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April 14, 1917


JAMA. 1917;LXVIII(15):1080-1084. doi:10.1001/jama.1917.04270040068002

While the bacterial examination of water in this country has led for some years past to fairly uniform results and has given information of the highest value for estimating the sanitary quality of a water, the bacterial examination of foods and its interpretation have been followed in many cases by a conflict of competent opinion and by a confusion of official and semiofficial rulings that have caused some bewilderment. A brief survey of the situation may be useful in drawing attention to certain points at issue.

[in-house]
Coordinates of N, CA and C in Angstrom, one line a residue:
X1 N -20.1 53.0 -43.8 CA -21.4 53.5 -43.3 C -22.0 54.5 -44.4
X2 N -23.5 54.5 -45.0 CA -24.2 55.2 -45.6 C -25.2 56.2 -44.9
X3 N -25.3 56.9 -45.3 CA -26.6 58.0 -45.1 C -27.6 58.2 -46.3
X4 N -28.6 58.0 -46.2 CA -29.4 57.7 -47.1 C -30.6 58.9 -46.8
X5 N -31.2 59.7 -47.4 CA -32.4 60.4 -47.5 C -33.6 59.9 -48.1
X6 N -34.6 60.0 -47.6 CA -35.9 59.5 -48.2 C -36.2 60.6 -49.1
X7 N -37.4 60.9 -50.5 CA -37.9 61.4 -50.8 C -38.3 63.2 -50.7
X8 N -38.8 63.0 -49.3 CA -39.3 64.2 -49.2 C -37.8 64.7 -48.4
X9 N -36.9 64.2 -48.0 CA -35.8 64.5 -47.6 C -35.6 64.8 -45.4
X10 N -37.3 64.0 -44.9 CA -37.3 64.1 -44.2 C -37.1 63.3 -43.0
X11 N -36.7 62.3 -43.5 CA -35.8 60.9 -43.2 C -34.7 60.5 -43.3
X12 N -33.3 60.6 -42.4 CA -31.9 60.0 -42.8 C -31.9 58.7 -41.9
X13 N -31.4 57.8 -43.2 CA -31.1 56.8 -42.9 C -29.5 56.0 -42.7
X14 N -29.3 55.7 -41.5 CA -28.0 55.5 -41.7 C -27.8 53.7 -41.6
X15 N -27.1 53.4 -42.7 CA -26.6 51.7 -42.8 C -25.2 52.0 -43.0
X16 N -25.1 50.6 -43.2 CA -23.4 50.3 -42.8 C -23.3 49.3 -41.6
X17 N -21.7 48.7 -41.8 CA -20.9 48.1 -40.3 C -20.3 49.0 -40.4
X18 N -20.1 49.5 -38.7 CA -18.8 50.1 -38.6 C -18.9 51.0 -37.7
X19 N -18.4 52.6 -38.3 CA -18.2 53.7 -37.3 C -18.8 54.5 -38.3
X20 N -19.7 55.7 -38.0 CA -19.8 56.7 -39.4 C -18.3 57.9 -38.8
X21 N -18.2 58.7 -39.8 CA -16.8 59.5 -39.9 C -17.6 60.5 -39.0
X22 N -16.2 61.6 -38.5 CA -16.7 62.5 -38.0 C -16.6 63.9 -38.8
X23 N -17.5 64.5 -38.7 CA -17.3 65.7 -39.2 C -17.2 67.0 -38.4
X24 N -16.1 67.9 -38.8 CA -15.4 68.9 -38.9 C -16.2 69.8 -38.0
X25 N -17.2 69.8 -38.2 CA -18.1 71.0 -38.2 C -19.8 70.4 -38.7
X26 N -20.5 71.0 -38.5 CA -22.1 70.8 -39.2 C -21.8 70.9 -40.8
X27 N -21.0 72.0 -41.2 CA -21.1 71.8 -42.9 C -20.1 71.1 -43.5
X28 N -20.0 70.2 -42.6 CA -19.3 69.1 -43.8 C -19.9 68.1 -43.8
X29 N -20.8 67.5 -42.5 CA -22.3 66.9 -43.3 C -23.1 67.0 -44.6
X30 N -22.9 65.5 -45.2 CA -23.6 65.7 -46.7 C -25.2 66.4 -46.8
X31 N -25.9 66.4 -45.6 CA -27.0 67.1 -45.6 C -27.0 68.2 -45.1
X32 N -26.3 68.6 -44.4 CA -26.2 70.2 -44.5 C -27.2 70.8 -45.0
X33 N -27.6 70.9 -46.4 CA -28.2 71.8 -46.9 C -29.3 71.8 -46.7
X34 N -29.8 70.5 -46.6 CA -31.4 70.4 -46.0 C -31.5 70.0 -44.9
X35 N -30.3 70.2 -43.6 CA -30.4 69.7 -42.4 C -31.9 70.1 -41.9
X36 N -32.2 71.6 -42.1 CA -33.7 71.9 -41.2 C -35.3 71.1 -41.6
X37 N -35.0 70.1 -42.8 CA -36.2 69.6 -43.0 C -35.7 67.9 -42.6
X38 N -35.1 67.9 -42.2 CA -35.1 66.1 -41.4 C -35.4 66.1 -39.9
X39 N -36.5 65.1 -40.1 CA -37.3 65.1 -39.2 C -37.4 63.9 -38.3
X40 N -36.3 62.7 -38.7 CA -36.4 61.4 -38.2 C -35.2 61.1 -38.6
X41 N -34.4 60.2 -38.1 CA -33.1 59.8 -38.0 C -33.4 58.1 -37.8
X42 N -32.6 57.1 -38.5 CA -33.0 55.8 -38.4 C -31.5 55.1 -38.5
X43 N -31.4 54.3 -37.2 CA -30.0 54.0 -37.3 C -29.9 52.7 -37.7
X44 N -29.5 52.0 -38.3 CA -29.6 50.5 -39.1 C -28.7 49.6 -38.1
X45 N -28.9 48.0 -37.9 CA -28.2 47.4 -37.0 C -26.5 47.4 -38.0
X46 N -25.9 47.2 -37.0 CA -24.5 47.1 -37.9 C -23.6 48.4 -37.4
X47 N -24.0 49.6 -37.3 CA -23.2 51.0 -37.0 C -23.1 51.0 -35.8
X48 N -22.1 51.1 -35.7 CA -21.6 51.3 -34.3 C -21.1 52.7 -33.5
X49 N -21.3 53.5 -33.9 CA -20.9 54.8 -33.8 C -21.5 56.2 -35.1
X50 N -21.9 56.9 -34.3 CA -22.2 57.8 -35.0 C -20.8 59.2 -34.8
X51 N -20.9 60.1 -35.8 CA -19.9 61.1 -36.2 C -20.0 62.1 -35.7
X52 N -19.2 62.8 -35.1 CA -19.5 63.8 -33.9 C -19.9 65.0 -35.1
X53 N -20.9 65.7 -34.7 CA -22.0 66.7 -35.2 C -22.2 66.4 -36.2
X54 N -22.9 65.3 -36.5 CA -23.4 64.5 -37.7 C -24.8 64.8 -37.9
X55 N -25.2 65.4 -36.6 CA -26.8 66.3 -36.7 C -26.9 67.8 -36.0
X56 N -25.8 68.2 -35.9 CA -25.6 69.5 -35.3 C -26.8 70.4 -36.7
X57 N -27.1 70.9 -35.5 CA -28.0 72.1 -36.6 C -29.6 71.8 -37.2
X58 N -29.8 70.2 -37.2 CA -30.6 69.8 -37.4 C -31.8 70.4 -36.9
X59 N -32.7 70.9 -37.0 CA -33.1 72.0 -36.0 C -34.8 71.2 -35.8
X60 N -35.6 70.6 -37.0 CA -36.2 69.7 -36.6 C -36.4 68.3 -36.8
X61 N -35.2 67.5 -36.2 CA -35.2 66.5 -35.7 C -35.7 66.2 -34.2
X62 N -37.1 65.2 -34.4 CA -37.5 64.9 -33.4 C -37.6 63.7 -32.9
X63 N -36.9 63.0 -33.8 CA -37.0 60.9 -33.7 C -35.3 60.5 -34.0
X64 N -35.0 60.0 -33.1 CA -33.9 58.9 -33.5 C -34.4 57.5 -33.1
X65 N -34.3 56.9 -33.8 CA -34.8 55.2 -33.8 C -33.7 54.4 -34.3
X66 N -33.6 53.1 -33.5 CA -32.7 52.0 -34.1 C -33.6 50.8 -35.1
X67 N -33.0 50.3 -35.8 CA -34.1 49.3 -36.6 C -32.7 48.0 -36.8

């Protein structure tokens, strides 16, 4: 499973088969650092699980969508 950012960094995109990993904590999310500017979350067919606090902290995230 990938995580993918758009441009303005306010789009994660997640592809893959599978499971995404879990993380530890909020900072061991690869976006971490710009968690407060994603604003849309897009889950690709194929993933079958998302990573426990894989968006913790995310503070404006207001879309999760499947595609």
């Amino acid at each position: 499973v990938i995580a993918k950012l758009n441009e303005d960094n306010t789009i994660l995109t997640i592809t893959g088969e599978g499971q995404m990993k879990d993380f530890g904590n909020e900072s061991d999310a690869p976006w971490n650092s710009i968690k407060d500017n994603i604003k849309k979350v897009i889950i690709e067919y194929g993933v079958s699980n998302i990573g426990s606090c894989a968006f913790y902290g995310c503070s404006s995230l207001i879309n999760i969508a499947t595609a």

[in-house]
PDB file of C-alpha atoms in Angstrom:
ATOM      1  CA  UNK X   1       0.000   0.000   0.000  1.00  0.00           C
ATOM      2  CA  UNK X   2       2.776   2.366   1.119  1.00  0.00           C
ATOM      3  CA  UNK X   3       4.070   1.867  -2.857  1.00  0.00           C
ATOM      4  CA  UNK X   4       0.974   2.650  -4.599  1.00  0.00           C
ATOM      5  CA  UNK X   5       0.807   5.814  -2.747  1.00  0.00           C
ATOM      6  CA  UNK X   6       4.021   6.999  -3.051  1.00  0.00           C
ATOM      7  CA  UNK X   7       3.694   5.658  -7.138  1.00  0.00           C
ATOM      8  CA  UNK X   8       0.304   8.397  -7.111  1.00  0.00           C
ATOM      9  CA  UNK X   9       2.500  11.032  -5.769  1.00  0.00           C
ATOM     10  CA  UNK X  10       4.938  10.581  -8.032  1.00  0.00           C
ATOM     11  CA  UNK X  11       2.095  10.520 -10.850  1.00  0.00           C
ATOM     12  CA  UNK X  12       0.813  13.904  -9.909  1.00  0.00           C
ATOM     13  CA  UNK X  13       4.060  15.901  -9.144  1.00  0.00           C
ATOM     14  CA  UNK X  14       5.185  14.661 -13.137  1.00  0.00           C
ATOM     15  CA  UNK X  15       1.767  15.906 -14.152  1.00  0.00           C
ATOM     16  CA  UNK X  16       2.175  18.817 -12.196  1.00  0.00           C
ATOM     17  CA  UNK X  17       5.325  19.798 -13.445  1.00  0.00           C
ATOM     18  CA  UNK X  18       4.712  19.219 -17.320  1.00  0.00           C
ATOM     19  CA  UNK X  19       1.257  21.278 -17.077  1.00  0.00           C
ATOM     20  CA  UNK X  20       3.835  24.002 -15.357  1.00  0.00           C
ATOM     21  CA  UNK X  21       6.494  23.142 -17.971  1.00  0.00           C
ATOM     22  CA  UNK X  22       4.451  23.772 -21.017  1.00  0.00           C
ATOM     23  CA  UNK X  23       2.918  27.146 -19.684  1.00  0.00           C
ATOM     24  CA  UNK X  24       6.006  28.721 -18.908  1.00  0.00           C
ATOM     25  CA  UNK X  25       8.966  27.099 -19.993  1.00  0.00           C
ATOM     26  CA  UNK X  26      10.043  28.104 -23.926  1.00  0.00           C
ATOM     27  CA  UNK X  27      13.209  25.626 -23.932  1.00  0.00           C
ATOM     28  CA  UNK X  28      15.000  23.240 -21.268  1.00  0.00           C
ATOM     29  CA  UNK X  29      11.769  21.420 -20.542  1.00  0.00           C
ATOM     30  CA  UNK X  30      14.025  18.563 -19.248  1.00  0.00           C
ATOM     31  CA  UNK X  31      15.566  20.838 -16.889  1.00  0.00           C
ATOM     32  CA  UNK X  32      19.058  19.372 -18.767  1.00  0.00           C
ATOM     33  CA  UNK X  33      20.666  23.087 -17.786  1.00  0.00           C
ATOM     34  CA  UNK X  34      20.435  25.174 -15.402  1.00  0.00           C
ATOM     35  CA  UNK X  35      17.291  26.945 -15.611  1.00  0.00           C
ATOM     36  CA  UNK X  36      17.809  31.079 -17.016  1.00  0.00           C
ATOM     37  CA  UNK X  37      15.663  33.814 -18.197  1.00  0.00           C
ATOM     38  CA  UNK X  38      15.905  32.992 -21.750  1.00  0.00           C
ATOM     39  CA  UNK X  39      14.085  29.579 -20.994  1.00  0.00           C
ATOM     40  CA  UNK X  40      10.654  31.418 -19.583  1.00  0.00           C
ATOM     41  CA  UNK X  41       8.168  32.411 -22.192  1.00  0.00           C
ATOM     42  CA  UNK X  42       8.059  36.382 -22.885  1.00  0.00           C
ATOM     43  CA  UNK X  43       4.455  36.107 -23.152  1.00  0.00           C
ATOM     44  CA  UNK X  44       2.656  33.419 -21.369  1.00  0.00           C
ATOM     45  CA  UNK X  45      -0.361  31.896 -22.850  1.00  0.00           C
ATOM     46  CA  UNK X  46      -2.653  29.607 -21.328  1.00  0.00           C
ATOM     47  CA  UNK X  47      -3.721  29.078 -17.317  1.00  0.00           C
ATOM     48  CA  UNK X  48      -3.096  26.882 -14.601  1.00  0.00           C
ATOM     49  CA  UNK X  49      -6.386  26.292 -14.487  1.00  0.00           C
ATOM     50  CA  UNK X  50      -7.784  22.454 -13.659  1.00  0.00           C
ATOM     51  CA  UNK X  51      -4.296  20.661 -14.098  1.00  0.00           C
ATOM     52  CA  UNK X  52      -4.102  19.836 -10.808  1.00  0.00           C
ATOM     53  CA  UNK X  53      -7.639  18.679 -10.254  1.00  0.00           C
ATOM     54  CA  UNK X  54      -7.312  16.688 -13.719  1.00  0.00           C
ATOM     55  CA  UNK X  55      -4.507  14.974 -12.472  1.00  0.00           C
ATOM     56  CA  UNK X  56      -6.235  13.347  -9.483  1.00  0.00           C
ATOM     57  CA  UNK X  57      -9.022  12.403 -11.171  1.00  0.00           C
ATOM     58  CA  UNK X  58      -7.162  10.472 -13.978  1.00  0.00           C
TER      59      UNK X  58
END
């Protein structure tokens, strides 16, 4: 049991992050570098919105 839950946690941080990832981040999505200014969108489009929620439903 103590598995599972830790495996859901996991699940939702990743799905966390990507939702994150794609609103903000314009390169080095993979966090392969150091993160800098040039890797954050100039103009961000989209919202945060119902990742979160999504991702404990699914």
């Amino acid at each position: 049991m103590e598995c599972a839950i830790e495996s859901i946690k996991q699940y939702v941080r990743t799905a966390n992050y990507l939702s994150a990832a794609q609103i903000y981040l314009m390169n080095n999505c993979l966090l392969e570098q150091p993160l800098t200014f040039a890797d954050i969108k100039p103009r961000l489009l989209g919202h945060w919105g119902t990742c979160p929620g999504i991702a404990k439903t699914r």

It will be recognized that the value of bacterial food examination has definite limits. Actual discovery of pathogenic bacteria in food is a rare occurrence, and in particular cases may have little or no practical significance. Few workers would think of advocating a routine bacterial examination for the purpose of ascertaining whether or not specific articles of food can safely be eaten. Milk, the

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